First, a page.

Photo courtesy of Reader’s Digest
Sri Lanka authors have been in the limelight recently, hitting a peak with Shehan Karunatilaka’s 2022 Booker Prize for The Seven Moons of Maali Almeida. Kanya D’Almeida won the Commonwealth Short Story Prize two years ago and this year New Zealand based Himali McInnes has been shortlisted for the same prize.
But it has been a well-trodden path with Michael Ondaatje winning the Booker Prize in 1992 for The English Patient and Romesh Gunesekera shortlisted for the same prize in 1994 for Reef. Other award winning Sri Lankan writers include Shyam Selvadurai and Anuk Arudpragasam whose novel, A Passage North, was shortlisted for the 2021 Booker Prize.
Many of these authors have one thing in common – they live in another country but write mostly about their birthplace. But do they create, as Salman Rushdie said, an imaginary homeland based on stereotypes coming from a colonial past, stuck in an unrealistic time warp?
Rushdie’s collection of essays, Imaginary Homelands, describes the dilemma of diaspora writers as they attempt to reconnect with their birthplaces. However, the reconnection often fails due to incomplete memory. They are out of touch with their homelands and this alienation is a theme running through much of their work.
Rushdie believes that the migrant, whether from one country to another or from one language or culture to another, “is, perhaps, the central or defining figure of the twentieth century.”
Born in 1954, Romesh Gunesekera is a double migrant, leaving Sri Lanka in 1967 to join his father who was one of the founding members of the Asian Development Bank in Manila and then in 1971 going to study in England, where he has been living ever since.
For 15 years, he wrote unsuccessfully until gaining recognition for his collection of short stories Monkfish Moon in 1992 and his first novel Reef in 1994. At that time, there was very little writing in English about Sri Lanka and what people knew of the country was based on the violent civil war. One reviewer said Monkfish Moon was “a vivid portrait of a largely unchronicled corner of the world.”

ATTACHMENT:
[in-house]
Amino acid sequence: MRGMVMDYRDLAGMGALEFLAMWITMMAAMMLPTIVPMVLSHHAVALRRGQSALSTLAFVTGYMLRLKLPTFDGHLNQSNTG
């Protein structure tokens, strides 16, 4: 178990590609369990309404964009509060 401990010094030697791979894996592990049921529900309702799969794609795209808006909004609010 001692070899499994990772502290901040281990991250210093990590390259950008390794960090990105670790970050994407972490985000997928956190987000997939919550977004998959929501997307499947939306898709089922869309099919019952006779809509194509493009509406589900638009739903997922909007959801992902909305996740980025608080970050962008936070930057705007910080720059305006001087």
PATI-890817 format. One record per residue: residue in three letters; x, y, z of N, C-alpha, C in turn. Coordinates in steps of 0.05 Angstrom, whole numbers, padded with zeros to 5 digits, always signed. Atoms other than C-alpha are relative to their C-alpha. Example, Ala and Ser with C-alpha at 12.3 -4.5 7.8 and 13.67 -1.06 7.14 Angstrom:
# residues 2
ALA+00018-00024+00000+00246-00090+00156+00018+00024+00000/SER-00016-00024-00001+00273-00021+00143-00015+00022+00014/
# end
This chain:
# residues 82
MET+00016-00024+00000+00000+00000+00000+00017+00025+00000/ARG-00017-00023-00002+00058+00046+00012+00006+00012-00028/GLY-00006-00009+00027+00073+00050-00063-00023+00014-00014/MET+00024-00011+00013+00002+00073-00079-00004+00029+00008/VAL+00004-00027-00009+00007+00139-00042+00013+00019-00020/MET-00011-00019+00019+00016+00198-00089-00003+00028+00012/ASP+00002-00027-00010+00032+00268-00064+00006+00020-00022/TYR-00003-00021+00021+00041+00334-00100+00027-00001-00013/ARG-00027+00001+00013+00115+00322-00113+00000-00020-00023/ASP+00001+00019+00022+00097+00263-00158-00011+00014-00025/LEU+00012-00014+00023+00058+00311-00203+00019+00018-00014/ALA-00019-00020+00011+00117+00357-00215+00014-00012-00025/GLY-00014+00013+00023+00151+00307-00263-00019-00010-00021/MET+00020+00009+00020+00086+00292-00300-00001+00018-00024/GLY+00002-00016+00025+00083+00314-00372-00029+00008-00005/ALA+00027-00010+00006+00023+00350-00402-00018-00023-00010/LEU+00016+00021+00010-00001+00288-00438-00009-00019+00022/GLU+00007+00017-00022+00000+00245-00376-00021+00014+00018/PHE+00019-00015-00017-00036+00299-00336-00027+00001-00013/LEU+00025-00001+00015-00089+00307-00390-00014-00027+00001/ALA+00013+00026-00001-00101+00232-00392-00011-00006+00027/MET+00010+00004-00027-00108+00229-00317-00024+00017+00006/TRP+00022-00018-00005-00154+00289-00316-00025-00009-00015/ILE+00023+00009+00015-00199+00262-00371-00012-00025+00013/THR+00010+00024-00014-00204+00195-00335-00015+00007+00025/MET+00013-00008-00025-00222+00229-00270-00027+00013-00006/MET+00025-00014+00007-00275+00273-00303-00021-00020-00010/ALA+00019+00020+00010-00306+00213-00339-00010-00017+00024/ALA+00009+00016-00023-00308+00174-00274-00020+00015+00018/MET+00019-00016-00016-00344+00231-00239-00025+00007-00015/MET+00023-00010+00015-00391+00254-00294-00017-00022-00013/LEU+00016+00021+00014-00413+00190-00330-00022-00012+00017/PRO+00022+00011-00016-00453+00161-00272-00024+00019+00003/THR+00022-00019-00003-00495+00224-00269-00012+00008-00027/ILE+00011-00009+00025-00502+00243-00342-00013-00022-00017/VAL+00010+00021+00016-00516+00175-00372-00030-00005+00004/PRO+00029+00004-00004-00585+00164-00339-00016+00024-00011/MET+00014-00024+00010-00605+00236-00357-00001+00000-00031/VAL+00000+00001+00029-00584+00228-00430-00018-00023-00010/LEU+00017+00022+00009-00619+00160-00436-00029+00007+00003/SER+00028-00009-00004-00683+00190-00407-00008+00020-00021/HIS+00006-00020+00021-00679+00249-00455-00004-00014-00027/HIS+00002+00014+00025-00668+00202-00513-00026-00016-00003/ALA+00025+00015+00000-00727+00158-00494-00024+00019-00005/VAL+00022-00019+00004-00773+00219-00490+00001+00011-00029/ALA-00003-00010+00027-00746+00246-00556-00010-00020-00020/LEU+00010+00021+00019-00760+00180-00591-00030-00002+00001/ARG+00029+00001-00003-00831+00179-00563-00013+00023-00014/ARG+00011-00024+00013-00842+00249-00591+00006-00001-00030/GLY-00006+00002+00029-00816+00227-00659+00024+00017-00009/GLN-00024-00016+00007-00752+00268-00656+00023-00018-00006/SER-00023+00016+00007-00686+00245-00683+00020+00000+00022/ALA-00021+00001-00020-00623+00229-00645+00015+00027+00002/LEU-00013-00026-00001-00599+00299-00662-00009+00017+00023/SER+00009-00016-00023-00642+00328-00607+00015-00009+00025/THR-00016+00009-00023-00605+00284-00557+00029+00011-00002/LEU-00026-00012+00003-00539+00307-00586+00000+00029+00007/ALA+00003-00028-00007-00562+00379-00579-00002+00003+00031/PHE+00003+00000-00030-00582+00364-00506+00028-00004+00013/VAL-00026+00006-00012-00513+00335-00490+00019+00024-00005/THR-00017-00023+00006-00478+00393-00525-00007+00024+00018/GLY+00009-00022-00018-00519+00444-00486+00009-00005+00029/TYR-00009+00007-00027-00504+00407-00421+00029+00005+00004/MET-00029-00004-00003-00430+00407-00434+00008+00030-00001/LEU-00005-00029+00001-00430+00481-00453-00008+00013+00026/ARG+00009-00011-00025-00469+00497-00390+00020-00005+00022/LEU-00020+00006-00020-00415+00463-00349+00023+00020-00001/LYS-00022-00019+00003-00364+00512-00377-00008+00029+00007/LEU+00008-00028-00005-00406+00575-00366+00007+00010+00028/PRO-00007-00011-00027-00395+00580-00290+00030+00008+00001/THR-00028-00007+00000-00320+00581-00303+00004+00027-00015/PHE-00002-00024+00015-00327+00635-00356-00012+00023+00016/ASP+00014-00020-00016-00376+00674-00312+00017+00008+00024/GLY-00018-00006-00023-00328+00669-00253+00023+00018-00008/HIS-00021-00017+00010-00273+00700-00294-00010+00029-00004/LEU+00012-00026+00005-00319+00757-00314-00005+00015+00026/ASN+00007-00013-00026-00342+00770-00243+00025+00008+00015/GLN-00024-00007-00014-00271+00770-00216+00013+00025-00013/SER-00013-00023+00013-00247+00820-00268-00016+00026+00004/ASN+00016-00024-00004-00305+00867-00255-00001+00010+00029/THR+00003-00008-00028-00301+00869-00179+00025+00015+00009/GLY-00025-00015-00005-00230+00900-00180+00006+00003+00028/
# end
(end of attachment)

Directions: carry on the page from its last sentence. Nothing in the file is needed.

Groundviews spoke to Romesh, who is in Colombo as Chair of the Jury for the 30th Gratiaen Prize, on how he depicts his homeland, his hopes for Sri Lanka’s future and wanting to be a pilot.
The themes of migration, exile and identity come up frequently in your work. Do you feel displaced?
I don’t feel displaced, not in the way some people do or others think I do. I was lucky as a child to have travelled a lot. I actually felt displaced growing up in Colombo in the 1950s and 1960s because of the kind of kid I was. I used to read a lot so I was living in another place, not here. In my head now, I am often back here. Home not a place, it’s in my head. London where I live and Colombo are not so separate but just one big place at other ends of the world. Coming to Colombo doesn’t feel that different. In fact when I was leaving this time, the temperature was the same and there were thunderstorms in both countries. But of course the challenges are different.
Other than entertainment, what impact do you want your writing to have on your readers?
I don’t think of my writing in those terms but I do want my writing to entertain. Good writing should both delight and inform, as they say. Imaginative writing should give people a sense of self and sensitise them to the world we are all living because it is the same world.
Do you have any misgivings when writing about Sri Lanka’s violent past? Do you sometimes self-censor?
No I don’t self-censor but I am a careful writer and think a lot about the words I use so as not be unfair or use stereotypes. It is a matter of how you confront violence and what you do with it. Memories are very short and in Sri Lanka, even shorter. Politics shows us how short memories are and how little we learn. I have chosen to write books where the characters are as real as possible so you feel that they are real people you have met. I look through the eyes of the characters and give them a voice.
You wrote a moving poem about the aragalaya which ended on a note of hope. One year later, are you still hopeful for meaningful change?